When the investigators told Appellant that they did not believe his story, he modified it. He claimed that after he and Barrett walked up to Baker's Jeep in the Waffle House parking lot, they got into the vehicle, with Appellant sitting in the rear, driver-side seat and Barrett sitting in the front, passenger-side seat. They then instructed Baker to drive to the parking lot next door where Washington was parked to conduct their marijuana transaction there. Baker drove them to the adjacent lot, parked, and retrieved some marijuana from the Jeep's center console. Baker then reached down toward the driver-side door, and Barrett pulled a .40-caliber Highpoint 2 gun out of his jacket and shot Baker while Baker was facing the driver-side door. Barrett took the marijuana and Baker's cell phone and pushed Baker out of the Jeep.
When an investigator told Appellant that the evidence showed that the shooter was sitting behind Baker, Appellant modified his account again. He claimed that Washington gave him a .40-caliber Smith & Wesson handgun before he went into the Waffle House and told him to make sure that nothing happened to Barrett. Appellant said that he then shot Baker when Baker reached down toward the driver-side door because Appellant thought Baker might shoot him or Barrett. After Barrett pushed Baker out of the Jeep and took his cell phone and the marijuana, Appellant, Barrett, and Washington split the marijuana and drove back to the apartment complex. When asked what happened to the Smith & Wesson handgun and Barrett's Highpoint gun, Appellant said that Washington had taken both guns after the shooting.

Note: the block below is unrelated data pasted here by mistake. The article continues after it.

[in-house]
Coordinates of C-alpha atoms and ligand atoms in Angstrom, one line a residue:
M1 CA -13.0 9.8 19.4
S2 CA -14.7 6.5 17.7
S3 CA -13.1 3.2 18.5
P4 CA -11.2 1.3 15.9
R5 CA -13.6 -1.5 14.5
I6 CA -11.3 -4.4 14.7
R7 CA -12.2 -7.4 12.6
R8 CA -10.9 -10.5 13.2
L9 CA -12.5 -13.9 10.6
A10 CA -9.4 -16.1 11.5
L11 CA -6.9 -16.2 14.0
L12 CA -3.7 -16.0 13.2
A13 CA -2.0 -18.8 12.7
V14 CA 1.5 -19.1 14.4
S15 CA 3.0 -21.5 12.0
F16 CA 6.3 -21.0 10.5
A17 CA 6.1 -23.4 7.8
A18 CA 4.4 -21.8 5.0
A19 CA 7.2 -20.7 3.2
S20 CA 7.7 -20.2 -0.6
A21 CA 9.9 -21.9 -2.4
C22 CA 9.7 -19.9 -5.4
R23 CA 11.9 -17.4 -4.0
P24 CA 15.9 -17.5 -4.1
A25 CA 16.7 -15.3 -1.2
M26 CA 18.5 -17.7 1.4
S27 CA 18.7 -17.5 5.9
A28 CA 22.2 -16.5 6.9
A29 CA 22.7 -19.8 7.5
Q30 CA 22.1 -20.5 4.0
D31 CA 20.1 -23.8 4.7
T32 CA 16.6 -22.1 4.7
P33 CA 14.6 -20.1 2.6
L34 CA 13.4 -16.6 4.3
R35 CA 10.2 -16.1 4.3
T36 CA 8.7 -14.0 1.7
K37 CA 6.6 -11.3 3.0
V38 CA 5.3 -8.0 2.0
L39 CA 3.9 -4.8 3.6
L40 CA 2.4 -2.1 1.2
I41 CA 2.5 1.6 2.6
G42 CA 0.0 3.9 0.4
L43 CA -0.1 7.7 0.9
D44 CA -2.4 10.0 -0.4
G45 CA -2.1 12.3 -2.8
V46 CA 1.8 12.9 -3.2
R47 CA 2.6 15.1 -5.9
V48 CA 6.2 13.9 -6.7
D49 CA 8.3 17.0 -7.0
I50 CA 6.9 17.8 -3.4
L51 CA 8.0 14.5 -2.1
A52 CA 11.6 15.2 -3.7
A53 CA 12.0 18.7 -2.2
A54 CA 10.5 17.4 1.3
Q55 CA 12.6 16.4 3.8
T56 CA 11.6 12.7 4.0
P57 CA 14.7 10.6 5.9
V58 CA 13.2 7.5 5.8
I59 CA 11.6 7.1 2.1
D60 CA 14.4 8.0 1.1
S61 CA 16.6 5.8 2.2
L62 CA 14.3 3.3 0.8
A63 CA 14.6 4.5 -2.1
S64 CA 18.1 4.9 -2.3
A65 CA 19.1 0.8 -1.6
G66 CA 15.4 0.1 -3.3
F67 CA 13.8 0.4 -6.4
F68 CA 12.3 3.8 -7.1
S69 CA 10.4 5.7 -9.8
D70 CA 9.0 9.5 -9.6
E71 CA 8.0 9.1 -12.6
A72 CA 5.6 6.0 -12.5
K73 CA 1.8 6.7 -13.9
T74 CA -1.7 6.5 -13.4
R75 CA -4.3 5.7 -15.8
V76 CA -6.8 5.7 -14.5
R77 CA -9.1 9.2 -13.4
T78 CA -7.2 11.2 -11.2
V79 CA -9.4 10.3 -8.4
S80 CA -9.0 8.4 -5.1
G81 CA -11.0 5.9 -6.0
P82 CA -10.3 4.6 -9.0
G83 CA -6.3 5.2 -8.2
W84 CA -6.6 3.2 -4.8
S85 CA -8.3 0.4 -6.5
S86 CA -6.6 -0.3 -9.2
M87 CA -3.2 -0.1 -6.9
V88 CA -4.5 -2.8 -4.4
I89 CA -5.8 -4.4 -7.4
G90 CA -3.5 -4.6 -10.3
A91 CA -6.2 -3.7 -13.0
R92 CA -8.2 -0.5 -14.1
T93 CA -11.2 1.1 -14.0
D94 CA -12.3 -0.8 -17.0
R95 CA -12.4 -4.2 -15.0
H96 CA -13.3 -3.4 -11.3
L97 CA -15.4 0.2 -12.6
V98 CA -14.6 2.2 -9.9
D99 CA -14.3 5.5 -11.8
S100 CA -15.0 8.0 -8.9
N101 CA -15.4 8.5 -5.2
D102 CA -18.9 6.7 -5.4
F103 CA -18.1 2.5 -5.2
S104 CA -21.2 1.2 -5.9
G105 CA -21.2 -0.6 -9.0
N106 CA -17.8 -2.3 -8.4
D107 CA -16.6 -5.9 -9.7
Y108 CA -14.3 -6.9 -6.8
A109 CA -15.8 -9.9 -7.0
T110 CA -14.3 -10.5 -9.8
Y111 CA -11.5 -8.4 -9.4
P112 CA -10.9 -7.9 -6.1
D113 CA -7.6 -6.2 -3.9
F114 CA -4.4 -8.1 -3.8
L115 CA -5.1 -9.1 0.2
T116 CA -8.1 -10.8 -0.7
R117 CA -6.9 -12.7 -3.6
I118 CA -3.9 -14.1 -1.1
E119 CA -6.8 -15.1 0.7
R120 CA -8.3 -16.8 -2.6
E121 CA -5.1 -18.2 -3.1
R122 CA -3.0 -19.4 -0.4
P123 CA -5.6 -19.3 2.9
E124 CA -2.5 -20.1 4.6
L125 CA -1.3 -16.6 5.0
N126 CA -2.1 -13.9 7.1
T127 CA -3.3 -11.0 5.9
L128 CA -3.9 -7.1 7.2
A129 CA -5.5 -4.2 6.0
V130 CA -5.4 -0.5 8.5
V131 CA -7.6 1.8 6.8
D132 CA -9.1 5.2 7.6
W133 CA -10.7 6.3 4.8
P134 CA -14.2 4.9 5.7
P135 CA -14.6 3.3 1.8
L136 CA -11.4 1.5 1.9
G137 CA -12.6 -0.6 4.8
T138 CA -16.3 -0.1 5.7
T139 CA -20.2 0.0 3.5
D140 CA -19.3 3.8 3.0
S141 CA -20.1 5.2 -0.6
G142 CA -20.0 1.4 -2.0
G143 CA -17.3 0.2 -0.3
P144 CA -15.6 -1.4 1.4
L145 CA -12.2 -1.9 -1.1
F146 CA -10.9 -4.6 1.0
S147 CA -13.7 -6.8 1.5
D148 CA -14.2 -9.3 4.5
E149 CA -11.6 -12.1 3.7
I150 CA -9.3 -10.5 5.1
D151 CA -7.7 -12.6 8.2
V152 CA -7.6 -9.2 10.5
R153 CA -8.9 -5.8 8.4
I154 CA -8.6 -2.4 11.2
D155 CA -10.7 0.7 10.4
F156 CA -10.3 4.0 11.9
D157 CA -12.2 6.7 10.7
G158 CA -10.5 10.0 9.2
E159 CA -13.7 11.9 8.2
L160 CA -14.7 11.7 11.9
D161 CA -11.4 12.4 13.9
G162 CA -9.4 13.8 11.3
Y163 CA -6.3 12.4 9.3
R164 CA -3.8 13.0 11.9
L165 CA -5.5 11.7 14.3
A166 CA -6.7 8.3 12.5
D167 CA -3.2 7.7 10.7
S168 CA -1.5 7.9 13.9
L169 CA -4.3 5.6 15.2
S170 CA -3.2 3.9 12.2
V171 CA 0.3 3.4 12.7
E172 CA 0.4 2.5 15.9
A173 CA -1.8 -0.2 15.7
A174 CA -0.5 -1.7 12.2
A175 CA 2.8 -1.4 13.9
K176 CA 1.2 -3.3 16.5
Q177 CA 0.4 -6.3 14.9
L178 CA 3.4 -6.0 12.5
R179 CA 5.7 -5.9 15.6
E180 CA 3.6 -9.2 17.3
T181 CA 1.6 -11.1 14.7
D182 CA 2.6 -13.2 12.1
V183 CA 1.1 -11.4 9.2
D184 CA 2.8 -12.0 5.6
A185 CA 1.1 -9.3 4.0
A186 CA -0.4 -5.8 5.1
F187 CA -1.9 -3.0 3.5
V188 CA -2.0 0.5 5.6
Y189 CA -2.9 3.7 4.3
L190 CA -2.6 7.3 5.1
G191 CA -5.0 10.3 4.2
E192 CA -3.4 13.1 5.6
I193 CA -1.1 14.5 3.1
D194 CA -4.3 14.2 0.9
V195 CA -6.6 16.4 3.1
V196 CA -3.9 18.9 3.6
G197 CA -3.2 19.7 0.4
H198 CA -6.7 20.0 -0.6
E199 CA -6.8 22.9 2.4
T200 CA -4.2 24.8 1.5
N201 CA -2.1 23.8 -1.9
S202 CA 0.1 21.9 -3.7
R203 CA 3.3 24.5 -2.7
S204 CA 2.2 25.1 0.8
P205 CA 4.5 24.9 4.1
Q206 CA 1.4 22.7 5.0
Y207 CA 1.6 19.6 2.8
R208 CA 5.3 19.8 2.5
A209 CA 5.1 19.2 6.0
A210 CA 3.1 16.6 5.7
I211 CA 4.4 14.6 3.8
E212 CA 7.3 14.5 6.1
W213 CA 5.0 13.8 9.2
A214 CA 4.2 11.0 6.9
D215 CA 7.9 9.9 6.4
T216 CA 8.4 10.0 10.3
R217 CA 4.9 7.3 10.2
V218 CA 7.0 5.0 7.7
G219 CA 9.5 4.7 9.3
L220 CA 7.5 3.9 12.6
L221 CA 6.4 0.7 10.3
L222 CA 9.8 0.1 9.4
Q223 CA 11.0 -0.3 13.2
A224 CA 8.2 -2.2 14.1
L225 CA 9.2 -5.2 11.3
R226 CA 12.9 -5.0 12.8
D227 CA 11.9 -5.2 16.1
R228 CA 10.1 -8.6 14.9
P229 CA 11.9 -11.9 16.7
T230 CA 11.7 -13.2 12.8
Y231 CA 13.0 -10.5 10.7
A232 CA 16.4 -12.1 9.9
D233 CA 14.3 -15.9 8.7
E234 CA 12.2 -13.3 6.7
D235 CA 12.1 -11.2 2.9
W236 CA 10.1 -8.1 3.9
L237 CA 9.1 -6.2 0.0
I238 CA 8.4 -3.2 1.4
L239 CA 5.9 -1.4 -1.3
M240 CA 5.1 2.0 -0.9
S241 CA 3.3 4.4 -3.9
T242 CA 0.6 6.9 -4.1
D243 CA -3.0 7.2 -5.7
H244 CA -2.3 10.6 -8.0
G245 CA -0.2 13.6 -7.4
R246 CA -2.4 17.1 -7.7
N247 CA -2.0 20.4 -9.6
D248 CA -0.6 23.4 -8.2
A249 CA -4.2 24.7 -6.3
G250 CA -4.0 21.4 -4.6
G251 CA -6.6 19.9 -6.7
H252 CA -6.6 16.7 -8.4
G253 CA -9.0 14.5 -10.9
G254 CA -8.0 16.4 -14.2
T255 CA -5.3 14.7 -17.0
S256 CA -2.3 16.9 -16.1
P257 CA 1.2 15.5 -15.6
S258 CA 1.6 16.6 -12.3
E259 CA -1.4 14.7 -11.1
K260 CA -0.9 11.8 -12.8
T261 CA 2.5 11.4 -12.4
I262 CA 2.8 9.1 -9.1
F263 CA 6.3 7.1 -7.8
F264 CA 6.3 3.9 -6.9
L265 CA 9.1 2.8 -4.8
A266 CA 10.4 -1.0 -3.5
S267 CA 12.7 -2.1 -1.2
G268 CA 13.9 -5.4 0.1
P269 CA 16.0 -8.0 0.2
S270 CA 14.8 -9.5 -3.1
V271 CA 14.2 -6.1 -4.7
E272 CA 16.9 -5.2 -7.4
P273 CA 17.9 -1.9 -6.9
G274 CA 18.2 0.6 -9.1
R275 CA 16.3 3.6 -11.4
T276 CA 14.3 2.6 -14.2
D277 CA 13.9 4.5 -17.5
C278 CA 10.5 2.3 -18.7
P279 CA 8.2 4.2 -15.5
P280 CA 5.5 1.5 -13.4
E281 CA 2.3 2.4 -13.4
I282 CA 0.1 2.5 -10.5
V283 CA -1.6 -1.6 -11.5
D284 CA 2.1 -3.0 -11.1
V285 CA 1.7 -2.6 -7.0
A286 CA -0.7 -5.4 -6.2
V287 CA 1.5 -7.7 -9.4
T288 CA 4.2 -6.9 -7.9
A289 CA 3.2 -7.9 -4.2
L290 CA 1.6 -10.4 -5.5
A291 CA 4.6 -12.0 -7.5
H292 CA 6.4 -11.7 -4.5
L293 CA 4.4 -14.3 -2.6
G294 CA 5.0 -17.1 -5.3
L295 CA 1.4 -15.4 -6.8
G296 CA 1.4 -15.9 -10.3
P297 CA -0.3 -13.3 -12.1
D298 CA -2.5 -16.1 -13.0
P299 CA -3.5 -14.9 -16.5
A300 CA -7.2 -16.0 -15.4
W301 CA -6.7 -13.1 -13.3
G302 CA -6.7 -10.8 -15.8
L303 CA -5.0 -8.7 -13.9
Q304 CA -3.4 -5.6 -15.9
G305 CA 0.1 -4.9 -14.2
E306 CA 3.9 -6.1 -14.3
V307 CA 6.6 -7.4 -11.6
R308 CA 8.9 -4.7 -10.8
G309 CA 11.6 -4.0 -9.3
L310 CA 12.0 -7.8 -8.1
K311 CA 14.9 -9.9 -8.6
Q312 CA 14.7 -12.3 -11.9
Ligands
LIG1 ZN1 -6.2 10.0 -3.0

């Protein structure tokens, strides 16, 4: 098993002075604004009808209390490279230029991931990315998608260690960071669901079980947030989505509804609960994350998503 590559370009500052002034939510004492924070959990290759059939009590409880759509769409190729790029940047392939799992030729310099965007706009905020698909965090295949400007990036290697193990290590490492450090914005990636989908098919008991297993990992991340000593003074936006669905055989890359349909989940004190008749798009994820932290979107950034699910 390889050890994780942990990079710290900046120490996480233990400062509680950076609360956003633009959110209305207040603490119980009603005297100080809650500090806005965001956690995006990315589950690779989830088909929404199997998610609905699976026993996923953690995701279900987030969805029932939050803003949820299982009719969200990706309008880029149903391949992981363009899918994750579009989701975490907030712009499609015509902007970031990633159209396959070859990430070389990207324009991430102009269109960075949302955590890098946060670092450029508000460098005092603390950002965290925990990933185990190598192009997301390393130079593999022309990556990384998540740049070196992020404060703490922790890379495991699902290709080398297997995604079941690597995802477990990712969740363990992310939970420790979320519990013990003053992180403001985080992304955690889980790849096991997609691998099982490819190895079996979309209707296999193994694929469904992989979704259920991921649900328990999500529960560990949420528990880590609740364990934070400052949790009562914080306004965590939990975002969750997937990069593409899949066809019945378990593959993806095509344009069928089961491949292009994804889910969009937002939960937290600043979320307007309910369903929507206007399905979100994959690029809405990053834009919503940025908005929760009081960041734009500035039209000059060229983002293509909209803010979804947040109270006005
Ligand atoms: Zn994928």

Two days after the shooting, a maintenance worker found a brown paper bag behind a dumpster next to the rental office at the apartment complex. The bag contained a .40-caliber black and gray Smith & Wesson handgun and a .40-caliber black Highpoint handgun. A firearms examiner later determined that the shell casing and bullet recovered from Baker's Jeep came from the Smith & Wesson.
At trial, Appellant's sister Kenteria Brown, who was 14 years old at the time of the murder, testified that on the evening before the shooting, Washington came into the apartment she shared with Appellant and their mother, hit the curtains, and said, “I gotta kill somebody tonight.” Washington then told Brown, “Go get [your] brother and tell him to bring that fire.” (Brown testified that “fire” is slang for a handgun.) Brown went upstairs, told her brother that Washington wanted him, and saw him walk down the stairs with a black and silver handgun.
Appellant, who was a convicted felon, testified at trial, modifying his story yet again. He now claimed that after Baker parked in the lot next to the Waffle House, Washington opened the rear, driver-side door where Appellant was sitting and Appellant scooted over to let Washington get into the car. Washington said to Baker, “Boy, you got that for me,” and Baker said, “Yeah.” When Baker grabbed the marijuana from the Jeep's center console, Washington shot Baker with the .40-caliber Smith & Wesson, which Appellant had given him earlier that night, and told Appellant and Barrett, “y'all get that.” Appellant said no, but Barrett pushed Baker's body out of the Jeep and took Baker's cell phone and some marijuana. They fled in Washington's car, and Washington threatened to shoot Appellant and Barrett if they did not “shut up.”